The Federal Communications Commission announced on Wednesday that T-Mobile will pay out $48 million to settle a dispute over “unlimited” data plans that aren’t so unlimited. $7.5 million of that will be paid as a fine to the FCC, while the rest will be “consumer benefits” offered to T-Mobile customers with unlimited plans. $5 million is also being kicked in as equipment for American schools.

The complaints are specifically related to T-Mobile’s practice of “de-prioritizing” — a nice way of saying “throttling” — heavy data users during times of network congestion. According to the FCC, T-Mobile didn’t do enough to inform people that they’d be throttled if they used over 17GB of data a month, presumably because telling people there’s a data limit kinda goes against the whole “unlimited” thing.

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The FCC’s real problem was with T-Mobile’s “Top 3 Percent Policy,” which throttles the data of its heaviest users during the busiest times. In a statement, the FCC outlined the problem:

“Under its “Top 3 Percent Policy,” T-Mobile “deprioritizes” its “heavy” data users during times of network contention or congestion. This potentially deprived these users of the advertised speeds of their data plan. According to consumers, this policy rendered data services “unusable” for many hours each day and substantially limited their access to data. The bureau believes that the company failed to adequately inform its “unlimited” data plan customers that their data would be slowed at times if they used more than 17 GB in a given month.”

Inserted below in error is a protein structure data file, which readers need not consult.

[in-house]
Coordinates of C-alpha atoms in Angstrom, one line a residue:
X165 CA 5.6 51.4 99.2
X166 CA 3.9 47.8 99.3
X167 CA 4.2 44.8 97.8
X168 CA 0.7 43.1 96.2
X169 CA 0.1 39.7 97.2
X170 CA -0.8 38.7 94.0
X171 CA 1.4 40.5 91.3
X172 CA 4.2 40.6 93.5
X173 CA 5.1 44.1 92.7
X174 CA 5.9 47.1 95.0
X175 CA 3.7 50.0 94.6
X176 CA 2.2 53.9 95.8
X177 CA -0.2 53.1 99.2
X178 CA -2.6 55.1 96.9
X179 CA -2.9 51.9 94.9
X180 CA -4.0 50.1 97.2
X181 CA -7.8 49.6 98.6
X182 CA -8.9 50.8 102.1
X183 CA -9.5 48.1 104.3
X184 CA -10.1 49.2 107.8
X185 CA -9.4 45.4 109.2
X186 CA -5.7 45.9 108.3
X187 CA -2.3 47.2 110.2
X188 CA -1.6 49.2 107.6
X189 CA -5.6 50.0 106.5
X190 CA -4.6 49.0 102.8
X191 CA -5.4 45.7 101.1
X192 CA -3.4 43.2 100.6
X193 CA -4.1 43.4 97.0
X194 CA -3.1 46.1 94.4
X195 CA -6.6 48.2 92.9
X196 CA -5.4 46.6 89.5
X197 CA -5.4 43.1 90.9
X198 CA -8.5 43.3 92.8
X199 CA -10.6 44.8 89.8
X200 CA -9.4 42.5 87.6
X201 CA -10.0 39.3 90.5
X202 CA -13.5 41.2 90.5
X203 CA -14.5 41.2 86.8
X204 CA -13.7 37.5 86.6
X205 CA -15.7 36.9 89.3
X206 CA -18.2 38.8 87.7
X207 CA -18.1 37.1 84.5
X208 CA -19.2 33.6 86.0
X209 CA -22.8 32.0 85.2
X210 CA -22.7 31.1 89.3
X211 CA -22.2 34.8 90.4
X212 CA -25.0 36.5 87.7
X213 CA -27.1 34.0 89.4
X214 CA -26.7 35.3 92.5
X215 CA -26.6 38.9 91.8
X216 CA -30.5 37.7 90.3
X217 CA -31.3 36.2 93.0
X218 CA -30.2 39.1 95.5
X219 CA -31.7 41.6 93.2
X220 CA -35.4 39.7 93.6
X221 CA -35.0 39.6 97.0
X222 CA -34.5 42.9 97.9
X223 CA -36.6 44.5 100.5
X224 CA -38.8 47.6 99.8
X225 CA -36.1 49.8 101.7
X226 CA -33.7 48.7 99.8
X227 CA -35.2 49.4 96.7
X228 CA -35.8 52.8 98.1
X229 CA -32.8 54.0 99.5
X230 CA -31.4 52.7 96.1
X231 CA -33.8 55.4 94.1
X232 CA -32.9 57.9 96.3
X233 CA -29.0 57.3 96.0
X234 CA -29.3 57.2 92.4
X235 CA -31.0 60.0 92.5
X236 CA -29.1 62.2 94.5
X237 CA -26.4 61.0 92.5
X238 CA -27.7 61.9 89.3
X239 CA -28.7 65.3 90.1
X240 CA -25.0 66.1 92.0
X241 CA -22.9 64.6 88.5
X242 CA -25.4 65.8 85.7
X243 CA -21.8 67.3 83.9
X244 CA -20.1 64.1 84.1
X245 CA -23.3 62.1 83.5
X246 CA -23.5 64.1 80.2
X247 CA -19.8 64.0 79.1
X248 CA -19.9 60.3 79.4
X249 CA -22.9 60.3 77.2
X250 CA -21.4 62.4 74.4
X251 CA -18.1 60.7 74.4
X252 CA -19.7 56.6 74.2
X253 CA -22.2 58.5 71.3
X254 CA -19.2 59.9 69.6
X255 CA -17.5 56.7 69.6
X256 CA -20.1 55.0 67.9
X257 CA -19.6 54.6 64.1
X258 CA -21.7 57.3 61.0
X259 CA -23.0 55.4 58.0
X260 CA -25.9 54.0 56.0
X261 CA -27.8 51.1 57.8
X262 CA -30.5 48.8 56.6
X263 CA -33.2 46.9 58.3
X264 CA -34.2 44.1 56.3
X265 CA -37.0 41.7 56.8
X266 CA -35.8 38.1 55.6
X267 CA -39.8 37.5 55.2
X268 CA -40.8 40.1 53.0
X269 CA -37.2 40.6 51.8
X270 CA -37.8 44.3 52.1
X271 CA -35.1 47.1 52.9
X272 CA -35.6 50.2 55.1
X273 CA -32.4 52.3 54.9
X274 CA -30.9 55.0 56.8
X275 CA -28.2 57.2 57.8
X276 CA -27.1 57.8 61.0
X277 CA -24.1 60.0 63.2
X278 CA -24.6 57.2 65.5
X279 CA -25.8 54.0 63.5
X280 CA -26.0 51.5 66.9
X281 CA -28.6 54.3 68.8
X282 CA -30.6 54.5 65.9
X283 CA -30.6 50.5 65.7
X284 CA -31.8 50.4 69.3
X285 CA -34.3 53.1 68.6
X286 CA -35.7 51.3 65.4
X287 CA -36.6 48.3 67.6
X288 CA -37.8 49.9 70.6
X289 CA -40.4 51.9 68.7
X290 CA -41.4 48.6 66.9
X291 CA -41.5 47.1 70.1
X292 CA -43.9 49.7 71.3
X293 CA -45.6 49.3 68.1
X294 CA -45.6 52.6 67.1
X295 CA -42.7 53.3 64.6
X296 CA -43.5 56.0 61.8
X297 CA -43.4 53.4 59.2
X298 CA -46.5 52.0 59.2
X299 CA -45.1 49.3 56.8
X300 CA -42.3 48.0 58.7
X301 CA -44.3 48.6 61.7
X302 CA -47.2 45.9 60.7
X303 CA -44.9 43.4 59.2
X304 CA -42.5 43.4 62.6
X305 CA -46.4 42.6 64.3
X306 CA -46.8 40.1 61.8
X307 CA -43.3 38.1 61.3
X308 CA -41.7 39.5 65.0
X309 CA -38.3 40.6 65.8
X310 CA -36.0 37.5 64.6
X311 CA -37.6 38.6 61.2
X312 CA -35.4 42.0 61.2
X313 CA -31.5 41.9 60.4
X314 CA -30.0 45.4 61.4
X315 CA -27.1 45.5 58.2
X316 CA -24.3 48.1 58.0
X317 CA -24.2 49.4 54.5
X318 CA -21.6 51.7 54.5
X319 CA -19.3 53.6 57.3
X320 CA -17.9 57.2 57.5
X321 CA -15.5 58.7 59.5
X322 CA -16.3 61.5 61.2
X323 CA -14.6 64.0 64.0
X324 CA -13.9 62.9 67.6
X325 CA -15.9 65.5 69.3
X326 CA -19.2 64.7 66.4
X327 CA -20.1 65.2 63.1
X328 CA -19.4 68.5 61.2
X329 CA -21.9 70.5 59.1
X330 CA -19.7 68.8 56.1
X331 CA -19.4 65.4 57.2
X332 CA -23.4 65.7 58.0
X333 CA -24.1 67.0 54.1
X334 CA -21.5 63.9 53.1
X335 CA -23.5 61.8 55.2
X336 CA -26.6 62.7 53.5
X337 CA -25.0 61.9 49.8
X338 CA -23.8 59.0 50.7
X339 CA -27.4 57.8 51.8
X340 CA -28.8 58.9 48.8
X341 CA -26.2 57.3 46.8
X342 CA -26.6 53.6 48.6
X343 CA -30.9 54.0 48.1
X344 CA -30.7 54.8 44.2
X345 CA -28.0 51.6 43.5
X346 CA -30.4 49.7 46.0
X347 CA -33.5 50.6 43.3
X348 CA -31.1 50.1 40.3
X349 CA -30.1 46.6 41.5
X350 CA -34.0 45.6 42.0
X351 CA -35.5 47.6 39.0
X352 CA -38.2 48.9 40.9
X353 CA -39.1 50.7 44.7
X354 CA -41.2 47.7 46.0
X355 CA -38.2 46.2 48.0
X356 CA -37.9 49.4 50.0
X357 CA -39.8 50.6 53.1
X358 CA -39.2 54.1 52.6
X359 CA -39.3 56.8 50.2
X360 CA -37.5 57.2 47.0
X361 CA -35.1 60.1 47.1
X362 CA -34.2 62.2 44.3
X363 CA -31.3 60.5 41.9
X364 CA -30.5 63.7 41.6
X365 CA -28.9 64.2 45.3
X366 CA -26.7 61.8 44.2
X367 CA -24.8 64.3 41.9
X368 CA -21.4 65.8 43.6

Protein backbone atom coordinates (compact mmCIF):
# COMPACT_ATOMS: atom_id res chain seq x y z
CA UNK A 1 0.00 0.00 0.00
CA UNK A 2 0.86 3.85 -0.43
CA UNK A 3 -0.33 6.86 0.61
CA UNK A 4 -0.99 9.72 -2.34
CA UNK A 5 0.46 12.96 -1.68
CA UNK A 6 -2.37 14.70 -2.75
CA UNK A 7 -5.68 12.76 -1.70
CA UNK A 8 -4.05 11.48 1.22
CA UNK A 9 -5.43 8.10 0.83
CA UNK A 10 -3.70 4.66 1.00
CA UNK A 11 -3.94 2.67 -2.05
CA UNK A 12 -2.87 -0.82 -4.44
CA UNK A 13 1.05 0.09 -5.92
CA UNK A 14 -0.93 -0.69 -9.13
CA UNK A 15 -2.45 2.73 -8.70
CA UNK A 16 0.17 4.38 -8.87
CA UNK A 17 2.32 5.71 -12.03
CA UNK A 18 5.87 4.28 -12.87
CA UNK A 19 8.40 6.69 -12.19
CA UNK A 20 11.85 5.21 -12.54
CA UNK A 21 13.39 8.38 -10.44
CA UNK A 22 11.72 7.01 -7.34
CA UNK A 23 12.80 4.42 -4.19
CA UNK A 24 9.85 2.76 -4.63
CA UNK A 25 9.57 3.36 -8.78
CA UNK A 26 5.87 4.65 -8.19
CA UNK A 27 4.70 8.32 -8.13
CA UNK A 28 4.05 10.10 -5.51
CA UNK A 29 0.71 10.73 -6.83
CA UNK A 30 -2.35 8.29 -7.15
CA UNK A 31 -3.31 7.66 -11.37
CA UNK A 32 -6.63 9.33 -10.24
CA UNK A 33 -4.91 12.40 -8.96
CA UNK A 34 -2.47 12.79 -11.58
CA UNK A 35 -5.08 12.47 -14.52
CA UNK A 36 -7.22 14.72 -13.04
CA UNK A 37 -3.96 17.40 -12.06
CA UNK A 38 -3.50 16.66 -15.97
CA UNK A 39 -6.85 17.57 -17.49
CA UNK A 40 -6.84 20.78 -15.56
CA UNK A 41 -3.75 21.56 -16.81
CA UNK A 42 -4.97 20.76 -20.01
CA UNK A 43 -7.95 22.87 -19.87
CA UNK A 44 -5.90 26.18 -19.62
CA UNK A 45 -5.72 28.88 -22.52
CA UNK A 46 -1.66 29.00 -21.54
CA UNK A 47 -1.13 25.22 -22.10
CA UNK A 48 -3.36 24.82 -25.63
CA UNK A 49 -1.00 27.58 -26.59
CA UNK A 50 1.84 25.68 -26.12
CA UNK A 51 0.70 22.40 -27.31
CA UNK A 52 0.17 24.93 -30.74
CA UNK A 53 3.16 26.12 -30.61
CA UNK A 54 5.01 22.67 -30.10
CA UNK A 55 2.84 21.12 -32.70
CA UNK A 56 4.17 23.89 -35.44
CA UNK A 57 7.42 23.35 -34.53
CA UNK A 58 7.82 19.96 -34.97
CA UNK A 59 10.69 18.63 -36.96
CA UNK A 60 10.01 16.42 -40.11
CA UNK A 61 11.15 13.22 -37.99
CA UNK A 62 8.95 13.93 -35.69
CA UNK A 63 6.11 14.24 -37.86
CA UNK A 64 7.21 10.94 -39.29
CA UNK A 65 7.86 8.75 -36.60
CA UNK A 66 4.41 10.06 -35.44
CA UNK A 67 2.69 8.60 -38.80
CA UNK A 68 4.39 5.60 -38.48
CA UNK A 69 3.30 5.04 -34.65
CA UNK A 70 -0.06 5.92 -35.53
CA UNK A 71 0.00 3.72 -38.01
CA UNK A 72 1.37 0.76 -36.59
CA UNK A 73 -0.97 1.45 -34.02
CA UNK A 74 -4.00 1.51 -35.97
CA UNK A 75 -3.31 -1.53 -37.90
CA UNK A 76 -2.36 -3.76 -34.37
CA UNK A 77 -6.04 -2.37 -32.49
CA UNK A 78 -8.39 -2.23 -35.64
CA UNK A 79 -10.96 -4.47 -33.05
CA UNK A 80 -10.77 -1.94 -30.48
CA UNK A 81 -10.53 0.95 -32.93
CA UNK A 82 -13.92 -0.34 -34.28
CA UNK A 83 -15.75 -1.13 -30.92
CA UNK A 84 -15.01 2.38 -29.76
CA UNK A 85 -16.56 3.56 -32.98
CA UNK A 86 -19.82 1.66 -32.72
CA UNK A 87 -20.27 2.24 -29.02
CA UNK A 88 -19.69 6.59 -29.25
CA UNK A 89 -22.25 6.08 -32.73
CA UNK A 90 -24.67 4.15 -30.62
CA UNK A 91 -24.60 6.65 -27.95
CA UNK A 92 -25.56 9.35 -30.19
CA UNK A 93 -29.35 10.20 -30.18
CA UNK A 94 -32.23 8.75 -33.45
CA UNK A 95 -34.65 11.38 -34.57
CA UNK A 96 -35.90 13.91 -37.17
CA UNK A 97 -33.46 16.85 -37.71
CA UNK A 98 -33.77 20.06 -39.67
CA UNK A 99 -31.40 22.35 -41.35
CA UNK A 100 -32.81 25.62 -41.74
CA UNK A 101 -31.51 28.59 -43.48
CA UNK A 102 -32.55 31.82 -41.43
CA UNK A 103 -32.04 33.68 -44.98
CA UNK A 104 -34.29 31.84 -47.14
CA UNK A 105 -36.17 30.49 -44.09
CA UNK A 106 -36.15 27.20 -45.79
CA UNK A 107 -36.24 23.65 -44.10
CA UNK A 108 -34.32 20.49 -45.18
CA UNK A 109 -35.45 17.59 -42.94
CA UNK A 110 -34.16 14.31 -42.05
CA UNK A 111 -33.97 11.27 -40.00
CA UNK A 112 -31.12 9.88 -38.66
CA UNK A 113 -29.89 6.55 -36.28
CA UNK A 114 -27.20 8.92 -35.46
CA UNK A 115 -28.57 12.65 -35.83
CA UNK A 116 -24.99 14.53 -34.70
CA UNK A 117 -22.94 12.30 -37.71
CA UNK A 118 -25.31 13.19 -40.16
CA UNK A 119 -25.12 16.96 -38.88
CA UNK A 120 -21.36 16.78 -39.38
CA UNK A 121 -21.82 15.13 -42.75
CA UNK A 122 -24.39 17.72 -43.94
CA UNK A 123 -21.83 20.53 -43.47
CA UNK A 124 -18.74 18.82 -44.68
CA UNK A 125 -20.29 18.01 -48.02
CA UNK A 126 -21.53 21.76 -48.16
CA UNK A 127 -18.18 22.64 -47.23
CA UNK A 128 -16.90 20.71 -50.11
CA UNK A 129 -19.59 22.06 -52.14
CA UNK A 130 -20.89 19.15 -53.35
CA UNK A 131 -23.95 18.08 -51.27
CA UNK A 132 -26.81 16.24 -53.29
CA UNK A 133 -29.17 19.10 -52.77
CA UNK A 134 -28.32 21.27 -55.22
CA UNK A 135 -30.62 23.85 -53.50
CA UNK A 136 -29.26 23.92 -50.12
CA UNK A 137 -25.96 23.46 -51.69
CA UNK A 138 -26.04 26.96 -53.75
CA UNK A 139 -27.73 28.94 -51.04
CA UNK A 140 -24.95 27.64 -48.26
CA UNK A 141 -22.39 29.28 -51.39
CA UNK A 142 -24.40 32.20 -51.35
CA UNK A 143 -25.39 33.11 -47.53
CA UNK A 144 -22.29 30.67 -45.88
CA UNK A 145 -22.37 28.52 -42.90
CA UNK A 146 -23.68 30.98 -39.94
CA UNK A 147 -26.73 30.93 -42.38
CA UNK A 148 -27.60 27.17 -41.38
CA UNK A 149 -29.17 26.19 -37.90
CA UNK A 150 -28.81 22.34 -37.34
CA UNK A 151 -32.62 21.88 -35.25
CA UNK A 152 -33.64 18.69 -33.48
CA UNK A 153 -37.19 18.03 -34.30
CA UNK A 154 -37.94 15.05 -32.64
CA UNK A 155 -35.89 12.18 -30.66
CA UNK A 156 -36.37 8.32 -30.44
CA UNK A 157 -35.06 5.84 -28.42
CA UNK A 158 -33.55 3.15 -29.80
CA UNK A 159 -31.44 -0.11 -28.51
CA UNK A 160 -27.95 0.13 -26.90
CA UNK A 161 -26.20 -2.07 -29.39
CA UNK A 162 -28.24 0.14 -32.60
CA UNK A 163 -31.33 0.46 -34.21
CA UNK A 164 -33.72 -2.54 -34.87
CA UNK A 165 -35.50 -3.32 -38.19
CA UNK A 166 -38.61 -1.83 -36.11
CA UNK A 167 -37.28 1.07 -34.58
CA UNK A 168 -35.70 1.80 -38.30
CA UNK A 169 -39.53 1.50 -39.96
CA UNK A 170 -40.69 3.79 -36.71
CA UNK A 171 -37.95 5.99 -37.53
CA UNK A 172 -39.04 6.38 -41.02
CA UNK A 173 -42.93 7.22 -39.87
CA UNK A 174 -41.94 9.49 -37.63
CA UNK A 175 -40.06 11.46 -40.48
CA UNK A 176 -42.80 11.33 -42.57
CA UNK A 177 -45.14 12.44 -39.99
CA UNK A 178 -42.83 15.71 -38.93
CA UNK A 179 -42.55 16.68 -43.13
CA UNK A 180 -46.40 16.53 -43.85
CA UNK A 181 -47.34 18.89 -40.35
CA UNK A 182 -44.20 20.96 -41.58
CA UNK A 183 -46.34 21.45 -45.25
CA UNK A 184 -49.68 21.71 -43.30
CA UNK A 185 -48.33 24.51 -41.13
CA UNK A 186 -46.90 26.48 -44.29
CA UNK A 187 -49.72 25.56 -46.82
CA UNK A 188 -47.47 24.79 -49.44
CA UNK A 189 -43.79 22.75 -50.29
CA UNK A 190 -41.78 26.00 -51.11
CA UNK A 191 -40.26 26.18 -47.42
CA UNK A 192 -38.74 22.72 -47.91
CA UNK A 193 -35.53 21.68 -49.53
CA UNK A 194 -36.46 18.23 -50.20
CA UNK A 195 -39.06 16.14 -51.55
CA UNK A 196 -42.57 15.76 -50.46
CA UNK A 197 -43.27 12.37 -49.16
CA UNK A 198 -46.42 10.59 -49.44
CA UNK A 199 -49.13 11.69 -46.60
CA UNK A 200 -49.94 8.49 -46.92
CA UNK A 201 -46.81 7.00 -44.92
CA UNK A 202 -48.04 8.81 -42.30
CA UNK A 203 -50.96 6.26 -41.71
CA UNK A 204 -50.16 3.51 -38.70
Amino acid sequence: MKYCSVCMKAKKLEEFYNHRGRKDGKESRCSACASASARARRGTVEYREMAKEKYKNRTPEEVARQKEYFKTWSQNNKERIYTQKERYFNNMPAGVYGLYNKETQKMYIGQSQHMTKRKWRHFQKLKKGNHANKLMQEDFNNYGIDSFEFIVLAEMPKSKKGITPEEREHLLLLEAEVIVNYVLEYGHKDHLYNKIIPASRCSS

The settlement the FCC has reached with T-Mobile has three major effects: T-Mobile will pay a $7.5 million fine to the FCC; it will have to update its marketing materials so that restrictions on data are clearly labeled, or just stop describing things as “unlimited”; and provide $35 million in “consumer benefits” aka free stuff for customers.

Specifically, customers will be able to get 20 percent off any accessory sold by T-Mobile, and 4GB of free data for a month on a mobile internet plan.

In a statement, FCC executive Travis LeBlanc said that “Consumers should not have to guess whether so-called ‘unlimited’ data plans contain key restrictions, like speed constraints, data caps, and other material limitations,” which is difficult to argue with.

T-Mobile is not the first mobile network to be fined for misunderstanding what “unlimited” really entails, but it has been one of the biggest proponents of sorta-unlimited data plans. With more and more networks incorrectly describing things as Unlimited, it’s good to see the FCC taking real action.

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